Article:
Exploring the cognitive infrastructure of communication

Jan Peter de Ruiter, Matthijs L. Noordzij, Sarah Newman-Norlund, Roger Newman-Norlund, Peter Hagoort, Stephen C. Levinson, Ivan Toni

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51 Citations (Scopus)
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Human communication is often thought about in terms of transmitted messages in a conventional code like a language. But communication requires a specialized interactive intelligence. Senders have to be able to perform recipient design, while receivers need to be able to do intention recognition, knowing that recipient design has taken place. To study this interactive intelligence in the lab, we developed a new task that taps directly into the underlying abilities to communicate in the absence of a conventional code. We show that subjects are remarkably successful communicators under these conditions, especially when senders get feedback from receivers. Signaling is accomplished by the manner in which an instrumental action is performed, such that instrumentally dysfunctional components of an action are used to convey communicative intentions. The findings have important implications for the nature of the human communicative infrastructure, and the task opens up a line of experimentation on human communication.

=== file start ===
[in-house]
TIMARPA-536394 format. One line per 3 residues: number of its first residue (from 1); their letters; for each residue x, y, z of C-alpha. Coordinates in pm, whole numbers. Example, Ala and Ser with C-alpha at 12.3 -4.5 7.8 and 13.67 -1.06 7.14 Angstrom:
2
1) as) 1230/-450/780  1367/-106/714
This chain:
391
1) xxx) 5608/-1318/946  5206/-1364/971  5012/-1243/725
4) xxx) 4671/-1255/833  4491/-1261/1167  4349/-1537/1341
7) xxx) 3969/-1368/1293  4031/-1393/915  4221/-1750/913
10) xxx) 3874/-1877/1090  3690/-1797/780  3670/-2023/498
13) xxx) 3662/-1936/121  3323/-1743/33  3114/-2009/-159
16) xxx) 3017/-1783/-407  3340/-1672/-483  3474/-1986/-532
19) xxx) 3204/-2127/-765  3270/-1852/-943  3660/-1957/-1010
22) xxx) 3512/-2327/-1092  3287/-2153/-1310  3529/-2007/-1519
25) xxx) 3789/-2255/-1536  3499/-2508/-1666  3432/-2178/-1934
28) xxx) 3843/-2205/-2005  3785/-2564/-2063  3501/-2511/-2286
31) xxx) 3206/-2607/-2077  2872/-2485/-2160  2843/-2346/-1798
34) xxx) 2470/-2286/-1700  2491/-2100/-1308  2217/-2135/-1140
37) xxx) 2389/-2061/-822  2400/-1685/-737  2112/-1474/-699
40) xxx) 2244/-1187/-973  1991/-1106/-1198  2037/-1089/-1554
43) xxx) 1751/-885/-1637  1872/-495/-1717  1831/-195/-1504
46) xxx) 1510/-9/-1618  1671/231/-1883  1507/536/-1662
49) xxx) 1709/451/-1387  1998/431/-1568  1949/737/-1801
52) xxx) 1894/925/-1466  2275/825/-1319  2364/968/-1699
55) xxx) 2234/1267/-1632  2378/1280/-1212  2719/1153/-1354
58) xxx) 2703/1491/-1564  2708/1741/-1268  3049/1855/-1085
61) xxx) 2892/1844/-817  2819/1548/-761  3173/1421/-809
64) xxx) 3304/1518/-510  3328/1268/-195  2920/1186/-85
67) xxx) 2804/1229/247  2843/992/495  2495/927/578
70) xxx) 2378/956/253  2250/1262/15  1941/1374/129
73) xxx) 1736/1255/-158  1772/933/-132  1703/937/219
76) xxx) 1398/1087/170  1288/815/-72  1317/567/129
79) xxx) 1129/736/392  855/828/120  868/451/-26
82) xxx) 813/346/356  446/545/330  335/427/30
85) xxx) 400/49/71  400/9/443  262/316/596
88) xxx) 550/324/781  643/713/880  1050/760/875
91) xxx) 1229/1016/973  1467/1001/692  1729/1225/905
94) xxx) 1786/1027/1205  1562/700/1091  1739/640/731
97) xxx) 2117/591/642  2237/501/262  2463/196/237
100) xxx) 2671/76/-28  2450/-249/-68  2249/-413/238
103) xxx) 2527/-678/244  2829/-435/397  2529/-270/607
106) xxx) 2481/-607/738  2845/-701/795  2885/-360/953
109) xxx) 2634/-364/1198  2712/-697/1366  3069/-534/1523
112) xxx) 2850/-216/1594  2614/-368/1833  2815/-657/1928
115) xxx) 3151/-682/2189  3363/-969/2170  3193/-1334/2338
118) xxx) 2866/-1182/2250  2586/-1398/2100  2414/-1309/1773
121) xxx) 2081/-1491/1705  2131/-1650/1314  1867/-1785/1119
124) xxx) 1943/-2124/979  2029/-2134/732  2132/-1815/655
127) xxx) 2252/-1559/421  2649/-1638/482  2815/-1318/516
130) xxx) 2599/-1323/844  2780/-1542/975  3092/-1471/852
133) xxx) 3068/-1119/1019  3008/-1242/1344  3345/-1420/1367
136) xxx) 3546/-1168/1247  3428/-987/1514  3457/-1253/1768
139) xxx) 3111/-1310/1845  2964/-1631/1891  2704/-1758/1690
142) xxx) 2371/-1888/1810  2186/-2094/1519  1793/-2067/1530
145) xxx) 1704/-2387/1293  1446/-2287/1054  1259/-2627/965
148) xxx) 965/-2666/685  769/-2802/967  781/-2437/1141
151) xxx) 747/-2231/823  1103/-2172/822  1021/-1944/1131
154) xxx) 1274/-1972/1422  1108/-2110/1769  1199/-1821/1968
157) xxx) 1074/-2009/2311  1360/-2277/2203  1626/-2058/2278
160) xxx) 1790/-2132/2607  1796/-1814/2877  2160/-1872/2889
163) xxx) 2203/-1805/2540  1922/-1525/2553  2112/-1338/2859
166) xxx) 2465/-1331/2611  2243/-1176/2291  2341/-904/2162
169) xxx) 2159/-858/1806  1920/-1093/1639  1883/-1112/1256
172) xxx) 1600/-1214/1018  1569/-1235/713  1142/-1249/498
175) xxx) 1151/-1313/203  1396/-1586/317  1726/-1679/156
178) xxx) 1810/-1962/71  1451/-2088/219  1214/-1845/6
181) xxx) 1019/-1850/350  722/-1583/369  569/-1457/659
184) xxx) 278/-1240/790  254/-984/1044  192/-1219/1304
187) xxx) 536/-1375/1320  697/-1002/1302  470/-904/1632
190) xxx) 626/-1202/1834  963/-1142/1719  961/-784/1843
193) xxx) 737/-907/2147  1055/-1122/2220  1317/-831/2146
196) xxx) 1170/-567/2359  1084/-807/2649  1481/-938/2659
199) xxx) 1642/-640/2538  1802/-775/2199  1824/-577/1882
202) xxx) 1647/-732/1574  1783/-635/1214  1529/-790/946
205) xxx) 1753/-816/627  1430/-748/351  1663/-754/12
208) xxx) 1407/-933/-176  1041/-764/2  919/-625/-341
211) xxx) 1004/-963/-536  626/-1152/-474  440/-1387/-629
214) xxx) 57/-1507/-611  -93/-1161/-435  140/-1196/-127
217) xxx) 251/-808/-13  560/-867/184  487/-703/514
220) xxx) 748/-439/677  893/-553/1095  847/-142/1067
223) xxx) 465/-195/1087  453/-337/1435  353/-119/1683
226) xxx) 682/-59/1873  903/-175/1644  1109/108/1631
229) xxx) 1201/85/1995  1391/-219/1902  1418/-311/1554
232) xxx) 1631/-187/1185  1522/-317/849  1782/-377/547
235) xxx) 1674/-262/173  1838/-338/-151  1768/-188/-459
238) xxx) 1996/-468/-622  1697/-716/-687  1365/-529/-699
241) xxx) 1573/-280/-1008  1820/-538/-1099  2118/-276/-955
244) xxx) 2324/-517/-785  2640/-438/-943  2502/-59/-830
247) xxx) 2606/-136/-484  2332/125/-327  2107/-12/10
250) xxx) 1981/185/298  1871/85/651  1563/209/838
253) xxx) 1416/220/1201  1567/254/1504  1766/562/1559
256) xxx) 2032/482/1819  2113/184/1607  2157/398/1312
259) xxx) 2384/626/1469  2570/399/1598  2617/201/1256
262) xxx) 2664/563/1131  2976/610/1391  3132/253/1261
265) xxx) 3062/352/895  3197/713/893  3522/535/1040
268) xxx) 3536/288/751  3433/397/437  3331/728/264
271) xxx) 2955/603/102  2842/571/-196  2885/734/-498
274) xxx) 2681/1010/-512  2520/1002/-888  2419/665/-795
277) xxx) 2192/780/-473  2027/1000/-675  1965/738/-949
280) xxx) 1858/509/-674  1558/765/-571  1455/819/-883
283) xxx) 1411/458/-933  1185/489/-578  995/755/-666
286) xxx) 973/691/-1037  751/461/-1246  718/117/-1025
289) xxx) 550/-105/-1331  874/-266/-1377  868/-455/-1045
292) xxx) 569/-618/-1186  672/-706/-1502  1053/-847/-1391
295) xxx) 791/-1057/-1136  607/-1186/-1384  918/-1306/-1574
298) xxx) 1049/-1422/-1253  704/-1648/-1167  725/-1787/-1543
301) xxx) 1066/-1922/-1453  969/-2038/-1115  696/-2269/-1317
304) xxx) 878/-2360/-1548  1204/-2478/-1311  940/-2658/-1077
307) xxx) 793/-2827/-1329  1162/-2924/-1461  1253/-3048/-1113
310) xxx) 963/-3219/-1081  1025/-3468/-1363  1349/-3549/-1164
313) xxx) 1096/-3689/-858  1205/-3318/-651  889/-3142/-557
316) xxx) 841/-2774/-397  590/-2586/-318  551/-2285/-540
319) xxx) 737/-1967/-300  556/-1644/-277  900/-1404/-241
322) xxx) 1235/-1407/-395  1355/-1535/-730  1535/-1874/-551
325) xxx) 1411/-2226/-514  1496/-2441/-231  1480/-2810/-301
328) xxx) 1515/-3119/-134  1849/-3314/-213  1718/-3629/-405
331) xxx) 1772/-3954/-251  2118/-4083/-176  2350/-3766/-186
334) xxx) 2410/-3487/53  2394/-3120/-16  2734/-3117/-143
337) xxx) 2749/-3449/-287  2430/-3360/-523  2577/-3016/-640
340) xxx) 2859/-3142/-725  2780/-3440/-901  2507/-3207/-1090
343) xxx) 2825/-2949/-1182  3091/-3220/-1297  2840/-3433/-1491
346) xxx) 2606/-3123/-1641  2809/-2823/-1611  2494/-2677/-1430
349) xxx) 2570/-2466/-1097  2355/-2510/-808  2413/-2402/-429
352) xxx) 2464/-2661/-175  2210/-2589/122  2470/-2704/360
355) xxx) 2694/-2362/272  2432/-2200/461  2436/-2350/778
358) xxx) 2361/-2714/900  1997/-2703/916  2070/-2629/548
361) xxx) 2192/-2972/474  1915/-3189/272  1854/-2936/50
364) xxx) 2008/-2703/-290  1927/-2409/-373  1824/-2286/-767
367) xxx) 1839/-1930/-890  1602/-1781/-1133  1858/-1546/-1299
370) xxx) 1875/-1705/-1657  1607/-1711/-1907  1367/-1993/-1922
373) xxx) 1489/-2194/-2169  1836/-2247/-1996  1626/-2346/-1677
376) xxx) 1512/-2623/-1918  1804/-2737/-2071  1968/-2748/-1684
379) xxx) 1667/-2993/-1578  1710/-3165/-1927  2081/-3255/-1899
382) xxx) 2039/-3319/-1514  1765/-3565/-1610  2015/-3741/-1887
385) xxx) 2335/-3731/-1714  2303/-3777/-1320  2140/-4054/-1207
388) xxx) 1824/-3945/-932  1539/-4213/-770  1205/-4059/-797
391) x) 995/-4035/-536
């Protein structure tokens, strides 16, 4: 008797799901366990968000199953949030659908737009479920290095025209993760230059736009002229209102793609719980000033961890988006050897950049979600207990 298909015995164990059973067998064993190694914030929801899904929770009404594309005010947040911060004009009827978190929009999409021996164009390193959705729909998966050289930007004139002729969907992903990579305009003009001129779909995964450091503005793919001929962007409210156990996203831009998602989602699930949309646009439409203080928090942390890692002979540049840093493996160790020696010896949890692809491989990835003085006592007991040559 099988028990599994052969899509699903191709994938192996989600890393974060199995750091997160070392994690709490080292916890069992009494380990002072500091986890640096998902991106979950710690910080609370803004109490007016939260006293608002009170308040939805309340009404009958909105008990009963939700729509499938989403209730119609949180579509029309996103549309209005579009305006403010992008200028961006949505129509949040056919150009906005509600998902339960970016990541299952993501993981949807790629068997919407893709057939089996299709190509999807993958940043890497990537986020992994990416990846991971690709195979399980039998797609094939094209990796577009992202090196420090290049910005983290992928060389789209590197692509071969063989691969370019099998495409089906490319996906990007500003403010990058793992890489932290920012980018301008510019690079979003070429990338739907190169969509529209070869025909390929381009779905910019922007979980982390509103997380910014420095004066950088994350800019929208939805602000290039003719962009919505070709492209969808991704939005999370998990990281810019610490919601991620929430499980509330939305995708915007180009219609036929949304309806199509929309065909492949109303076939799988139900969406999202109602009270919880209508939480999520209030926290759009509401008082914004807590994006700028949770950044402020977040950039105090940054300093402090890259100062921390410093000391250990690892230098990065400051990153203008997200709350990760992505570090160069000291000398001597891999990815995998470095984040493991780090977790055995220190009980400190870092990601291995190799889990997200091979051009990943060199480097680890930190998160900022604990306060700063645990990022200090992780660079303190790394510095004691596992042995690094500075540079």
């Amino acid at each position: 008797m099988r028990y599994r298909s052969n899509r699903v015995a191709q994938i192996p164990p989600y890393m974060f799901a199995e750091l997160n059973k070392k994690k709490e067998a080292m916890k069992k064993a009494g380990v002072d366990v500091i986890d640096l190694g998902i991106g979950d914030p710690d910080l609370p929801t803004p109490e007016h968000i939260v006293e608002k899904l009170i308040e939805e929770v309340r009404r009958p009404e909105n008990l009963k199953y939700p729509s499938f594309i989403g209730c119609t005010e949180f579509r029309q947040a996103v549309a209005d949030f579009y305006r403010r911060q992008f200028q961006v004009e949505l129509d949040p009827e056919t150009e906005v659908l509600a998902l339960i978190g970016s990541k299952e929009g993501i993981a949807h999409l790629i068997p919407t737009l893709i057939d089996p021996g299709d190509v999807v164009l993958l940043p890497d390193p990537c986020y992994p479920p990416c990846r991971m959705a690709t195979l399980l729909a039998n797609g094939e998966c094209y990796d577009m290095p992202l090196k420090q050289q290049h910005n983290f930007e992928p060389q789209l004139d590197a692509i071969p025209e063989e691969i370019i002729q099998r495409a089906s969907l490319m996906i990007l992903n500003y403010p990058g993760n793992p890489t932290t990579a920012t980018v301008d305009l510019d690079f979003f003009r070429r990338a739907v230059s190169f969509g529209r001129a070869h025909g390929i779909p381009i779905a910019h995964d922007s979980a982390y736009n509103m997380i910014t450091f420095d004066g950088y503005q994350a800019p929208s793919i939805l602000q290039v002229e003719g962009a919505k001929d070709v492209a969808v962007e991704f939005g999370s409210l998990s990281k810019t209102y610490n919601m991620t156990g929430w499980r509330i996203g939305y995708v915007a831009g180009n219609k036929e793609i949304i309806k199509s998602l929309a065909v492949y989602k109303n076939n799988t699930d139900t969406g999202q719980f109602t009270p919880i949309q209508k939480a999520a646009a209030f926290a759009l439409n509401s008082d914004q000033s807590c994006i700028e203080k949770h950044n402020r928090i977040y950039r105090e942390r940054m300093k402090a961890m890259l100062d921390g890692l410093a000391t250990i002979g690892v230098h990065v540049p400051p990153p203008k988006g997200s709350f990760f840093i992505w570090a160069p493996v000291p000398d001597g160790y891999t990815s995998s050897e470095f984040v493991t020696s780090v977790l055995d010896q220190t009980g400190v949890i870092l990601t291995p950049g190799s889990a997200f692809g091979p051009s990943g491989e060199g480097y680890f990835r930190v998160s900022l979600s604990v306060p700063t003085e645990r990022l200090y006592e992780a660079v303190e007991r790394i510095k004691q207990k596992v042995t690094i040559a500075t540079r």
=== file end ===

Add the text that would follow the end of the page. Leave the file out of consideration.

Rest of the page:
Original languageEnglish
Pages (from-to)51-77
Number of pages27
JournalInteraction studies
Issue number1
Publication statusPublished - 2010


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  • Exploring the cognitive infrastructure of communication

    de Ruiter, J. P., Noordzij, M. L., Newman-Norlund, S., Newman-Norlund, R., Hagoort, P., Levinson, S. C. & Toni, I., 2012, Experimental semiotics: Studies on the emergence and evolution of human communication. Galantucci, B. & Garros, S. (eds.). Amsterdam: John Benjamins, p. 51-78 (Benjamins Current Topics; no. 45).

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